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David and Art - Vinnie Ream

The story of the Naval hero and the woman who created his monument is one that's not very well known in the nation's capital.

You know I'm fond of saying that when you get into art, there's always something new to discover. Even if it's something that has been around for a while, if it's new to you, then it's new. Things are new to me too, every day. Things about which I find myself thinking, "I should've known that" or "How have I not heard about this?"

So it is with a statue I got to know pretty well in writing my last book about Admiral George Dewey. One of the most important influences on his life was an older naval officer named David Farragut. Farragut became massively famous for his role in the Battle of Mobile Bay in 1864. It was there when he said to a nervous junior officer, "Damn the torpedoes, go ahead!"

Anyway, Farragut's fame as a hero of the Civil War resulted in him getting a square in Washington DC named for him. In that square, there's a big statue of him on top of a pedestal, telescope in hand, looking resolute. It's made from the melted-down propellors of his flagship during the war. It was dedicated in a big public celebration in 1881 attended by President James Garfield. The sculptor who created the statue was one of the most famous in the country at that point. And she was a woman.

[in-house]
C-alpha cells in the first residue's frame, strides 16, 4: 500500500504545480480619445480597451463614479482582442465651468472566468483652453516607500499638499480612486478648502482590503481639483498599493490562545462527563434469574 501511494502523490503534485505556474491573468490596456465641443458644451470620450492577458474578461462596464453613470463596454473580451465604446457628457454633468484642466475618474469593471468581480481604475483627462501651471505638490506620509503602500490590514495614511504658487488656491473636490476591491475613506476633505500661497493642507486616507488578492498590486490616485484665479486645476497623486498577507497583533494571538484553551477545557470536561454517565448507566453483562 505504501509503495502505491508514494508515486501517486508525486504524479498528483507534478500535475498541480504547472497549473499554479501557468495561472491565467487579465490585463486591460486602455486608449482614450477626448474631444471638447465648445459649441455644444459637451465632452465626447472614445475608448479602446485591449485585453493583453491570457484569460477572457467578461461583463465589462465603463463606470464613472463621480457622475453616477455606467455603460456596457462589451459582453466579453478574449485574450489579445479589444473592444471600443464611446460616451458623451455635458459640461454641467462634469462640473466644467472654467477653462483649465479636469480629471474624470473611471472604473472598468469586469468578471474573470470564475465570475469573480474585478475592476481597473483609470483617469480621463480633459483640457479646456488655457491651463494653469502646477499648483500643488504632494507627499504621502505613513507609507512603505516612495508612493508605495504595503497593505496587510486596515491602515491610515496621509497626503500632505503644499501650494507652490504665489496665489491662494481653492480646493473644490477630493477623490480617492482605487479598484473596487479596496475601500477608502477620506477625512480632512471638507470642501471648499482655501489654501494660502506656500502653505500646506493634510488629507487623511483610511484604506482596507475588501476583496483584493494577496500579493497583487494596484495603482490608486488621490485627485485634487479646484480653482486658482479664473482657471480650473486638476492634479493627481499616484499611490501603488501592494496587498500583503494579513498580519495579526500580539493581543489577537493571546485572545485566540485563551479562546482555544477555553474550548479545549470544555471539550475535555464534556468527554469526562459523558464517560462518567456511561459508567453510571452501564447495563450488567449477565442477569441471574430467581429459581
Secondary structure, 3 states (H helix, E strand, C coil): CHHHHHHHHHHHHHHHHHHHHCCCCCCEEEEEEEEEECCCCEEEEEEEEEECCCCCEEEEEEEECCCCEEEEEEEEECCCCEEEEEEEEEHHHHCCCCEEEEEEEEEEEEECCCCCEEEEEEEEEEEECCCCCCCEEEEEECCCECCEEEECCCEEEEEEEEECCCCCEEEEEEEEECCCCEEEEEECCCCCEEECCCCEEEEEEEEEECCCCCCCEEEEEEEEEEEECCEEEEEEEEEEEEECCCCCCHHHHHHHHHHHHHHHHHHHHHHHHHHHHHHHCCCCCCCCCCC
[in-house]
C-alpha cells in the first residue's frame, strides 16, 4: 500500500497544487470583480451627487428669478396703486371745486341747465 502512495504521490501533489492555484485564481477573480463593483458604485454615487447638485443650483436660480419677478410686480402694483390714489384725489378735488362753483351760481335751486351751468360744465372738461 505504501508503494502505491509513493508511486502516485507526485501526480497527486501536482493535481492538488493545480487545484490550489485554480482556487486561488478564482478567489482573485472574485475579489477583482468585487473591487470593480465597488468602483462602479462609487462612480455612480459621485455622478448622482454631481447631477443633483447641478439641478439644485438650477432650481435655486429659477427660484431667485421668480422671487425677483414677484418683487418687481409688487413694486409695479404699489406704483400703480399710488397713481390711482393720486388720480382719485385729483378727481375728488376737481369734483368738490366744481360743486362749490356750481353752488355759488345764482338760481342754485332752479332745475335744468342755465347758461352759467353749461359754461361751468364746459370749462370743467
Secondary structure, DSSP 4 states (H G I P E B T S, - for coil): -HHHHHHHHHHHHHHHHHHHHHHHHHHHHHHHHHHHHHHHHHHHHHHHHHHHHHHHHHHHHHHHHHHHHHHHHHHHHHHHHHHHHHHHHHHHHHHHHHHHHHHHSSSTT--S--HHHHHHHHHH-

Lavinia Ellen Ream, known as "Vinnie," was born in September 1847 in Madison, Wisconsin. She attended what is today Columbia College in Columbia, Missouri. In 1861, her family moved to Washington DC, and she got a job in the Post Office for $50 a month. In her spare time, she walked around the city looking at statues and sculptures.

Her most famous work is a statue of Abraham Lincoln in the Rotunda of the Capitol Building for which she received a commission in 1866-the first woman and the youngest person to get a federal art commission. In 1871, the finished statue was unveiled in the Capitol where it still stands today.

Suddenly famous, she was commissioned to sculpt the Admiral David Farragut monument in Farragut Square, Washington, D.C., for a whopping $20,000, double what she was paid for the Lincoln statue. It, too, is still there today, looking down sternly at people walking through the park, most of whom take no notice of the Admiral and his telescope.

Ream died in 1914 and is buried in Arlington National Cemetery in Washington, D.C. In a story that's way to long for our time here, Vinita Oklahoma is named for her. I've driven through there since I was little and never knew the town was named for a famous sculptor who happened to be a woman.

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David Smith, host of David and Art, is an American historian with broad interests in his field. He’s been at Baylor University since 2002 teaching classes in American history, military history, and cultural history. For eight years he wrote an arts and culture column for the Waco Tribune-Herald, and his writings on history, art, and culture have appeared in other newspapers from the Wall Street Journal to the Dallas Morning News.